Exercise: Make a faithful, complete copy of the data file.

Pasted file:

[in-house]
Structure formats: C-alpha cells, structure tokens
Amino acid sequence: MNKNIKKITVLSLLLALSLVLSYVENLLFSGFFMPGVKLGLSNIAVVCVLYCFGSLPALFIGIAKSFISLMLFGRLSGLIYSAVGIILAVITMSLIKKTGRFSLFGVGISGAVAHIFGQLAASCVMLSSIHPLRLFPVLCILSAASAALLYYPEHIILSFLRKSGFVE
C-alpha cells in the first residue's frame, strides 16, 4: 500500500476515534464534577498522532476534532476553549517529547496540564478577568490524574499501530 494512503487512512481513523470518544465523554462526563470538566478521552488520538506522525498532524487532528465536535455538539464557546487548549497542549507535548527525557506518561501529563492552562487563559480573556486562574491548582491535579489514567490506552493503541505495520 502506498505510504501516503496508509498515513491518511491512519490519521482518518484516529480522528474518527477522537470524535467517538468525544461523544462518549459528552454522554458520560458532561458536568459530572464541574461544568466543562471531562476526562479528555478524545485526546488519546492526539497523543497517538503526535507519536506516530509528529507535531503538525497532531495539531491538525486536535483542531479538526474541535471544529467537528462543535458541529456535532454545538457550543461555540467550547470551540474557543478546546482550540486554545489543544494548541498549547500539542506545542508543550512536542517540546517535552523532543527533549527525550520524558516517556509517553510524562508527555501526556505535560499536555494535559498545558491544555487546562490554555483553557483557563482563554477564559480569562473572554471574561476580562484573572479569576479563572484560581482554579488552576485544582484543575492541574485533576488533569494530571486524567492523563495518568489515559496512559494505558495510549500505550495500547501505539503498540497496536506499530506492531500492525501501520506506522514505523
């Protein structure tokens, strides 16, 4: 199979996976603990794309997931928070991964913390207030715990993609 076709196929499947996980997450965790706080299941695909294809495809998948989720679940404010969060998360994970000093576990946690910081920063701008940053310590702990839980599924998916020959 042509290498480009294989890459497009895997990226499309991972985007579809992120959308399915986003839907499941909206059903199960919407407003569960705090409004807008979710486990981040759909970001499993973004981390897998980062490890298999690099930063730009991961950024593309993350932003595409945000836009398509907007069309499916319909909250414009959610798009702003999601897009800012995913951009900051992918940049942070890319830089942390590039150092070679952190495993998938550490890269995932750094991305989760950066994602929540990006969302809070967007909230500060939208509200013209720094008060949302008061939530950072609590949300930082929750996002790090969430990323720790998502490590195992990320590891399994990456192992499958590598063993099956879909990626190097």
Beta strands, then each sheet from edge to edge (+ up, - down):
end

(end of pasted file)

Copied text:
[in-house]
Structure formats: C-alpha cells, structure tokens
Amino acid sequence: MNKNIKKITVLSLLLALSLVLSYVENLLFSGFFMPGVKLGLSNIAVVCVLYCFGSLPALFIGIAKSFISLMLFGRLSGLIYSAVGIILAVITMSLIKKTGRFSLFGVGISGAVAHIFGQLAASCVMLSSIHPLRLFPVLCILSAASAALLYYPEHIILSFLRKSGFVE
C-alpha cells in the first residue's frame, strides 16, 4: 500500500476515534464534577498522532476534532476553549517529547496540564478577568490524574499501530 494512503487512512481513523470518544465523554462526563470538566478521552488520538506522525498532524487532528465536535455538539464557546487548549497542549507535548527525557506518561501529563492552562487563559480573556486562574491548582491535579489514567490506552493503541505495520 502506498505510504501516503496508509498515513491518511491512519490519521482518518484516529480522528474518527477522537470524535467517538468525544461523544462518549459528552454522554458520560458532561458536568459530572464541574461544568466543562471531562476526562479528555478524545485526546488519546492526539497523543497517538503526535507519536506516530509528529507535531503538525497532531495539531491538525486536535483542531479538526474541535471544529467537528462543535458541529456535532454545538457550543461555540467550547470551540474557543478546546482550540486554545489543544494548541498549547500539542506545542508543550512536542517540546517535552523532543527533549527525550520524558516517556509517553510524562508527555501526556505535560499536555494535559498545558491544555487546562490554555483553557483557563482563554477564559480569562473572554471574561476580562484573572479569576479563572484560581482554579488552576485544582484543575492541574485533576488533569494530571486524567492523563495518568489515559496512559494505558495510549500505550495500547501505539503498540497496536506499530506492531500492525501501520506506522514505523
């Protein structure tokens, strides 16, 4: 199979996976603990794309997931928070991964913390207030715990993609 076709196929499947996980997450965790706080299941695909294809495809998948989720679940404010969060998360994970000093576990946690910081920063701008940053310590702990839980599924998916020959 042509290498480009294989890459497009895997990226499309991972985007579809992120959308399915986003839907499941909206059903199960919407407003569960705090409004807008979710486990981040759909970001499993973004981390897998980062490890298999690099930063730009991961950024593309993350932003595409945000836009398509907007069309499916319909909250414009959610798009702003999601897009800012995913951009900051992918940049942070890319830089942390590039150092070679952190495993998938550490890269995932750094991305989760950066994602929540990006969302809070967007909230500060939208509200013209720094008060949302008061939530950072609590949300930082929750996002790090969430990323720790998502490590195992990320590891399994990456192992499958590598063993099956879909990626190097």
Beta strands, then each sheet from edge to edge (+ up, - down):
end